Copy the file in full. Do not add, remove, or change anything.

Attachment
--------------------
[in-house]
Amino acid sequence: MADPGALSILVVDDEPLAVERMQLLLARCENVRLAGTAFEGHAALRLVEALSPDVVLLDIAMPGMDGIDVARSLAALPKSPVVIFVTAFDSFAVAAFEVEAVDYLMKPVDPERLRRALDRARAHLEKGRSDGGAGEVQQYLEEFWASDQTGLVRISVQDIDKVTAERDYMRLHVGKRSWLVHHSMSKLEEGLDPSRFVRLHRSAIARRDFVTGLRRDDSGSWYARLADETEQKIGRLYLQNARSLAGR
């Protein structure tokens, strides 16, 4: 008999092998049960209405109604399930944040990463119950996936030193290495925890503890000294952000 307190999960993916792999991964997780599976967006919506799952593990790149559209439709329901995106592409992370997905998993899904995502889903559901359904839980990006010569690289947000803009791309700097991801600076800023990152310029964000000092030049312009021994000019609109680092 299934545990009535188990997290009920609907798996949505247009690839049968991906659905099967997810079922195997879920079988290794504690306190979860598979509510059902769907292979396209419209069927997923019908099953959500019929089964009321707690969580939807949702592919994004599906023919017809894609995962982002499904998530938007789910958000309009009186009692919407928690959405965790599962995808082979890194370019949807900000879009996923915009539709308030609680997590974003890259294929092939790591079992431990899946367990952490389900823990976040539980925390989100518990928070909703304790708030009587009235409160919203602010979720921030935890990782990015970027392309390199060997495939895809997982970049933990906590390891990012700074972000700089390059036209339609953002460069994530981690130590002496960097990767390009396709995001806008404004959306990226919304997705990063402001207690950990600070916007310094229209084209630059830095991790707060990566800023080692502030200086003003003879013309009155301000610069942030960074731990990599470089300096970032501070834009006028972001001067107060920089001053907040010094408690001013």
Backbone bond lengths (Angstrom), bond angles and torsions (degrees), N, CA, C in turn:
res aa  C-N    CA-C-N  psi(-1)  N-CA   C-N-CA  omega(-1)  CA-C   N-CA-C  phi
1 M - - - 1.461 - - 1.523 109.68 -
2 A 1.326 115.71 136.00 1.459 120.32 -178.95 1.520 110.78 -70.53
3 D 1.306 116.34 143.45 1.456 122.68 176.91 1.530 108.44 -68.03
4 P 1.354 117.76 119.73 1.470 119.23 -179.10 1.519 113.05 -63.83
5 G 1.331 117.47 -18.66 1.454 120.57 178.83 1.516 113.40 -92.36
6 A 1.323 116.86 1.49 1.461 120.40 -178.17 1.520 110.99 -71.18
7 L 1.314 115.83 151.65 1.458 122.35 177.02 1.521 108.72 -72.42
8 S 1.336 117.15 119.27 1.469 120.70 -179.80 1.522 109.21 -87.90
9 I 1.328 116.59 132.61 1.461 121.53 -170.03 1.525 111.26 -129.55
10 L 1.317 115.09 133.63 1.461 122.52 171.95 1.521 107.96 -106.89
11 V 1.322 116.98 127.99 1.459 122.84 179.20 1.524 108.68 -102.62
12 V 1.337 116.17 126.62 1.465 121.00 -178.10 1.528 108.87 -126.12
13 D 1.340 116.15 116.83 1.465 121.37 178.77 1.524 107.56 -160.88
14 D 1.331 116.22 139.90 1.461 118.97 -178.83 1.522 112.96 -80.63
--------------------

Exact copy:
[in-house]
Amino acid sequence: MADPGALSILVVDDEPLAVERMQLLLARCENVRLAGTAFEGHAALRLVEALSPDVVLLDIAMPGMDGIDVARSLAALPKSPVVIFVTAFDSFAVAAFEVEAVDYLMKPVDPERLRRALDRARAHLEKGRSDGGAGEVQQYLEEFWASDQTGLVRISVQDIDKVTAERDYMRLHVGKRSWLVHHSMSKLEEGLDPSRFVRLHRSAIARRDFVTGLRRDDSGSWYARLADETEQKIGRLYLQNARSLAGR
């Protein structure tokens, strides 16, 4: 008999092998049960209405109604399930944040990463119950996936030193290495925890503890000294952000 307190999960993916792999991964997780599976967006919506799952593990790149559209439709329901995106592409992370997905998993899904995502889903559901359904839980990006010569690289947000803009791309700097991801600076800023990152310029964000000092030049312009021994000019609109680092 299934545990009535188990997290009920609907798996949505247009690839049968991906659905099967997810079922195997879920079988290794504690306190979860598979509510059902769907292979396209419209069927997923019908099953959500019929089964009321707690969580939807949702592919994004599906023919017809894609995962982002499904998530938007789910958000309009009186009692919407928690959405965790599962995808082979890194370019949807900000879009996923915009539709308030609680997590974003890259294929092939790591079992431990899946367990952490389900823990976040539980925390989100518990928070909703304790708030009587009235409160919203602010979720921030935890990782990015970027392309390199060997495939895809997982970049933990906590390891990012700074972000700089390059036209339609953002460069994530981690130590002496960097990767390009396709995001806008404004959306990226919304997705990063402001207690950990600070916007310094229209084209630059830095991790707060990566800023080692502030200086003003003879013309009155301000610069942030960074731990990599470089300096970032501070834009006028972001001067107060920089001053907040010094408690001013």
Backbone bond lengths (Angstrom), bond angles and torsions (degrees), N, CA, C in turn:
res aa  C-N    CA-C-N  psi(-1)  N-CA   C-N-CA  omega(-1)  CA-C   N-CA-C  phi
1 M - - - 1.461 - - 1.523 109.68 -
2 A 1.326 115.71 136.00 1.459 120.32 -178.95 1.520 110.78 -70.53
3 D 1.306 116.34 143.45 1.456 122.68 176.91 1.530 108.44 -68.03
4 P 1.354 117.76 119.73 1.470 119.23 -179.10 1.519 113.05 -63.83
5 G 1.331 117.47 -18.66 1.454 120.57 178.83 1.516 113.40 -92.36
6 A 1.323 116.86 1.49 1.461 120.40 -178.17 1.520 110.99 -71.18
7 L 1.314 115.83 151.65 1.458 122.35 177.02 1.521 108.72 -72.42
8 S 1.336 117.15 119.27 1.469 120.70 -179.80 1.522 109.21 -87.90
9 I 1.328 116.59 132.61 1.461 121.53 -170.03 1.525 111.26 -129.55
10 L 1.317 115.09 133.63 1.461 122.52 171.95 1.521 107.96 -106.89
11 V 1.322 116.98 127.99 1.459 122.84 179.20 1.524 108.68 -102.62
12 V 1.337 116.17 126.62 1.465 121.00 -178.10 1.528 108.87 -126.12
13 D 1.340 116.15 116.83 1.465 121.37 178.77 1.524 107.56 -160.88
14 D 1.331 116.22 139.90 1.461 118.97 -178.83 1.522 112.96 -80.63